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Byline: The Register-Guard

Documentary visits

local punk rock scene

"Bloodstains Across Eugene 2' may sound like a crime spree, but it's not - unless you really dislike punk rock.

Last Sept. 20, during the Eugene Celebration, independent filmmaker Henry Weintraub set out to make a documentary about the local punk scene. He focused on the WOW Hall's "Bloodstains Across Eugene" show, which featured Monkee Torture, Capgun Suicide and Blasphemous Abnormality.

(A 16-year-old boy and a 15-year-old girl who attended the show were stricken with meningitis; the boy later died. Although not mentioned, because Weintraub didn't know who he was until after he finished the film, the boy, Mani Shimada, appears in some crowd interviews in the film.)

Weintraub, 23, spent $700 of his own money making the film, which will be shown as part of the late-night series today through Sunday and June 11-13 at the Bijou Art Cinemas, 492 E. 13th Ave.

Also getting the midnight treatment the next two weekends: the second film from Quentin Tarantino, a little ditty called `Pulp Fiction.'

Dutch treats to screen

at Portland Art Museum

The Northwest Film Center will launch "The Human Dutch," a series of films from the Netherlands, with three screenings this weekend: the Academy Award-winning "Character" (1997) at 7 p.m. today, "Max Havelaar" (1976) at 7 p.m. Saturday and "The Spanish Earth" (1937) at 7 p.m. Sunday.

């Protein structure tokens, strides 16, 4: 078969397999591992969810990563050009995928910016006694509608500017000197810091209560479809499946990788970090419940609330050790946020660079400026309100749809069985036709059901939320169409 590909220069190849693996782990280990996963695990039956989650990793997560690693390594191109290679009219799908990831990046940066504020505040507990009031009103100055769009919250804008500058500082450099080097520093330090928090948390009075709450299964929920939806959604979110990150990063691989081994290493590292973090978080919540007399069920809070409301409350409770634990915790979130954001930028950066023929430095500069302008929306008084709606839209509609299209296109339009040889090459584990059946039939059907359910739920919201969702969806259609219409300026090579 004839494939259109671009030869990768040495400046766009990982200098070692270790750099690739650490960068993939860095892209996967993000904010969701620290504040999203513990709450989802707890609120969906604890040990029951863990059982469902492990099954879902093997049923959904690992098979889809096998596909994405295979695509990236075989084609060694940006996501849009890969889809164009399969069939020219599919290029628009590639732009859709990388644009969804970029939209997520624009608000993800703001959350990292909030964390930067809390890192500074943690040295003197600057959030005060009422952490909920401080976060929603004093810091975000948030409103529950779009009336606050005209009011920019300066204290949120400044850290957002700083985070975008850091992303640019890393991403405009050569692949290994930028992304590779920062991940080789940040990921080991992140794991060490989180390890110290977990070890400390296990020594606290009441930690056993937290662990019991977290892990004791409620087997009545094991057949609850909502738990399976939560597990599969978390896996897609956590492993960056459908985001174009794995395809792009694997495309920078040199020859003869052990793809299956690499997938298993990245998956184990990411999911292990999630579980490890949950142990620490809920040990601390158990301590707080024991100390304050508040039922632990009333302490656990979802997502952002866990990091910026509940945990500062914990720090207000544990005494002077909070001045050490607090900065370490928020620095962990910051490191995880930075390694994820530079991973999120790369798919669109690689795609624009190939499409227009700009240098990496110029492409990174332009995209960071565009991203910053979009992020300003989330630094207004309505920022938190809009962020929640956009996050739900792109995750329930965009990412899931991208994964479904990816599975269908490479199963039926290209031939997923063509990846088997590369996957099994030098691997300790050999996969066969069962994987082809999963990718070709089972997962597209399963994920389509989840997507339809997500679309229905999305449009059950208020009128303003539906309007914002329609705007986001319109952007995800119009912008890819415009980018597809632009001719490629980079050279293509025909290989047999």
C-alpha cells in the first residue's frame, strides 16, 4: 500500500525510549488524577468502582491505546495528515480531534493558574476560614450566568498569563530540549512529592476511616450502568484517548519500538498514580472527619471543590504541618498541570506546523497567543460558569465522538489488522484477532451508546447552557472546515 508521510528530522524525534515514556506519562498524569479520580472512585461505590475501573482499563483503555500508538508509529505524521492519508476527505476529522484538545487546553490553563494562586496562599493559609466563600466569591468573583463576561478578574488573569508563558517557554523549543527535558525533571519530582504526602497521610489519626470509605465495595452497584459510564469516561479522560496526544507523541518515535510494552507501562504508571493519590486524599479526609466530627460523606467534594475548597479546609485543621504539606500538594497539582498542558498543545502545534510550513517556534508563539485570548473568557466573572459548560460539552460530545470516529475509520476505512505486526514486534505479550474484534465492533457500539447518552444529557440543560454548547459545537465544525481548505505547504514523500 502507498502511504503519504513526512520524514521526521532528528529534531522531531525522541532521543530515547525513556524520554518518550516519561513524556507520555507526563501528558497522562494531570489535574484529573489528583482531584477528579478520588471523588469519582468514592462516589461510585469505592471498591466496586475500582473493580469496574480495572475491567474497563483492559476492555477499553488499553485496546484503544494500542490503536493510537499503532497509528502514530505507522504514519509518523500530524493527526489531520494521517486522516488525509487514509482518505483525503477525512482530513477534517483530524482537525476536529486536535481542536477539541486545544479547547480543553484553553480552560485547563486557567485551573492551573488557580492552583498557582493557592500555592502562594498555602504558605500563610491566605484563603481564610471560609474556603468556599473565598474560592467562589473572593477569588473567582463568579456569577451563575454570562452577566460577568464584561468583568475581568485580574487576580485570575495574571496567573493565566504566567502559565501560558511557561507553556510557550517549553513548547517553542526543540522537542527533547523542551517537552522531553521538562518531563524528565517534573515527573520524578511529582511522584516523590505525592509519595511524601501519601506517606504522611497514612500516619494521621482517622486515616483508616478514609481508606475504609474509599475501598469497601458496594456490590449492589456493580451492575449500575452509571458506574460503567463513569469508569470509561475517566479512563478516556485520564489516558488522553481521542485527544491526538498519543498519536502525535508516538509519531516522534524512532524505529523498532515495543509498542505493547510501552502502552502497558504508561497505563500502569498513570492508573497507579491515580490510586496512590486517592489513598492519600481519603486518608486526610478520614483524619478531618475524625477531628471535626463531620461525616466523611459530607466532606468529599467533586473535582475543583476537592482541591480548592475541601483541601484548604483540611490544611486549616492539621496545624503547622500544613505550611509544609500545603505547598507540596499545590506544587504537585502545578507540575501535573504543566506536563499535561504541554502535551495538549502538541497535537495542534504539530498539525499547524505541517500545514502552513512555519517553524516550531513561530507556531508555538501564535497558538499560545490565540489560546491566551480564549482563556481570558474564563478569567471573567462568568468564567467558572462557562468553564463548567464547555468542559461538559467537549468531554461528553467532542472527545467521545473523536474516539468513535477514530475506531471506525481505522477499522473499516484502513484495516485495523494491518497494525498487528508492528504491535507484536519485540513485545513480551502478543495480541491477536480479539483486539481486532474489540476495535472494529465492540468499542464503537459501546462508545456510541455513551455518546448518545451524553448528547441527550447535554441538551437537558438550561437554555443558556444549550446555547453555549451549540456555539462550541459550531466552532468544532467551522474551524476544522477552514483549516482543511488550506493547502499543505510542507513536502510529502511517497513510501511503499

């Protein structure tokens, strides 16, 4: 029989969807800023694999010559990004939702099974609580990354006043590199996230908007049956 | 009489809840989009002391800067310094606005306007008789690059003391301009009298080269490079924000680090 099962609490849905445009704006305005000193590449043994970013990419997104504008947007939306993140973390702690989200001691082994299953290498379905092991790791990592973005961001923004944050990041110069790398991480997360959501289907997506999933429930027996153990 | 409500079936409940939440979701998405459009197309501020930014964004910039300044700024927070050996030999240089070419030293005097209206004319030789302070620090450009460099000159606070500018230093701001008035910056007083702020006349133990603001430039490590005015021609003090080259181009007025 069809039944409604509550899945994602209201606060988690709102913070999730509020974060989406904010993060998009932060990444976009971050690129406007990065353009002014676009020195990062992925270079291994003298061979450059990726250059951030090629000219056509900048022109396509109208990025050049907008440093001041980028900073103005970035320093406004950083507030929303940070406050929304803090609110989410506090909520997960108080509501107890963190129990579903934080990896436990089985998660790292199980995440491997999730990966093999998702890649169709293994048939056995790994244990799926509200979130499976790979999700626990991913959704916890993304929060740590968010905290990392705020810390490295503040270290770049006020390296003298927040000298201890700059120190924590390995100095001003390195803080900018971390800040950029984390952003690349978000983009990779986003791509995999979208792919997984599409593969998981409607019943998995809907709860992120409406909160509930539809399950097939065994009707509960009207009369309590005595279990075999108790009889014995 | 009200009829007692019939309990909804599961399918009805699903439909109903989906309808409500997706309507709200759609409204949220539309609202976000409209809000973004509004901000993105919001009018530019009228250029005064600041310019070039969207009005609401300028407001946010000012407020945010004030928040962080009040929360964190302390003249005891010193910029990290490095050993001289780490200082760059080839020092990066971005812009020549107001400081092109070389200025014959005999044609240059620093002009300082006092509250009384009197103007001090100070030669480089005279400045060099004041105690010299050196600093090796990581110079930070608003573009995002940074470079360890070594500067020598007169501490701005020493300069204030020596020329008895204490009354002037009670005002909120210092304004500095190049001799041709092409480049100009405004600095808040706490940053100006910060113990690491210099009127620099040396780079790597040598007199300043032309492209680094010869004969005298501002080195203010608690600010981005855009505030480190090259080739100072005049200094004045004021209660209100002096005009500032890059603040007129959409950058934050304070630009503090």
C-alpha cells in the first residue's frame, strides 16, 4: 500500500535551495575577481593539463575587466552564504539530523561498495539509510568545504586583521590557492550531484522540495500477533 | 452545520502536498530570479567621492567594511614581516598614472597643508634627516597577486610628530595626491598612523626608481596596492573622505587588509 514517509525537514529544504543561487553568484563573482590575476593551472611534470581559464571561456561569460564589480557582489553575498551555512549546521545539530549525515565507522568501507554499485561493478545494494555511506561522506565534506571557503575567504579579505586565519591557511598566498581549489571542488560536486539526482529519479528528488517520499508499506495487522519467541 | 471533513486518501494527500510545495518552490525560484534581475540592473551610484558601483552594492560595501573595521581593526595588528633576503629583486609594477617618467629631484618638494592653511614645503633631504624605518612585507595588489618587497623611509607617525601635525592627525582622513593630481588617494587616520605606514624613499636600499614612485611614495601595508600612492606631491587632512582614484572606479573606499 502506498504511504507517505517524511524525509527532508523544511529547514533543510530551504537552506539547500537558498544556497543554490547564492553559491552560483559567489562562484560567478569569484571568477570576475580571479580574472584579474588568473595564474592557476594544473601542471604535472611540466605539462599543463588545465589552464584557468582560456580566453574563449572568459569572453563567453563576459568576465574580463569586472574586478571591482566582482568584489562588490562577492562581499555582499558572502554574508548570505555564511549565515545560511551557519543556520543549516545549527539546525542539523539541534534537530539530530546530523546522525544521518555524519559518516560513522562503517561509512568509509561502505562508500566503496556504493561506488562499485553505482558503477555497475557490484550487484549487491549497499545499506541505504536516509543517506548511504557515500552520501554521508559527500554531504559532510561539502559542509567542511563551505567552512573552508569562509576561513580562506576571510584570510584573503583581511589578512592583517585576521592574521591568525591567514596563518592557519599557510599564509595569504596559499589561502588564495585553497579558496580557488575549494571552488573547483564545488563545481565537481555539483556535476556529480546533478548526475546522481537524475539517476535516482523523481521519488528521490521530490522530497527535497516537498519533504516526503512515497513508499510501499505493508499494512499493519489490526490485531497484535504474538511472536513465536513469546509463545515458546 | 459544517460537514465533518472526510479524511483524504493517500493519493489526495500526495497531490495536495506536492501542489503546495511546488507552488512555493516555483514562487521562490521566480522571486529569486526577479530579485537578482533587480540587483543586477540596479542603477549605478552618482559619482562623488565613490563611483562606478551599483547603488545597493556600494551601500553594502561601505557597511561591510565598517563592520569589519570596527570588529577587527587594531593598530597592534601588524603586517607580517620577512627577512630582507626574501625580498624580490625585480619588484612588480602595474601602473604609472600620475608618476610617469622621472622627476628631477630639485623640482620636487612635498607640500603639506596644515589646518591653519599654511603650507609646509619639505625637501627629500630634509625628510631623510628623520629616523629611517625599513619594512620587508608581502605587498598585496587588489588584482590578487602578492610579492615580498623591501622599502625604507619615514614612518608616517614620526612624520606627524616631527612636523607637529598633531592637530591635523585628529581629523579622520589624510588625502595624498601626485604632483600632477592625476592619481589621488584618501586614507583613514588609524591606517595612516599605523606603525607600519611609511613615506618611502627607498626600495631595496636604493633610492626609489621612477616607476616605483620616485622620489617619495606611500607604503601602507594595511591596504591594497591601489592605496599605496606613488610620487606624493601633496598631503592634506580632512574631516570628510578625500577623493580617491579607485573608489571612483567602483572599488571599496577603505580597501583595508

All three will be shown in the Whitsell Auditorium of the Portland Art Museum, 1219 S.W. Park Ave.

"Character" is "a dark, Dickensian drama of love, ambition and patricidal obsession." "Max Havelaar" is "a lavish, sprawling saga" about colonialism in the Dutch East Indies.

"The Spanish Earth" is a Spanish Civil War documentary financed by American artists and writers, including Dorothy Parker and Lillian Hellman. Ernest Hemingway wrote the commentary, spoken by Orson Welles.

- The Register-Guard
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Title Annotation:Entertainment; SCREEN SIDESHOW
Publication:The Register-Guard (Eugene, OR)
Date:Jun 4, 2004
Words:307
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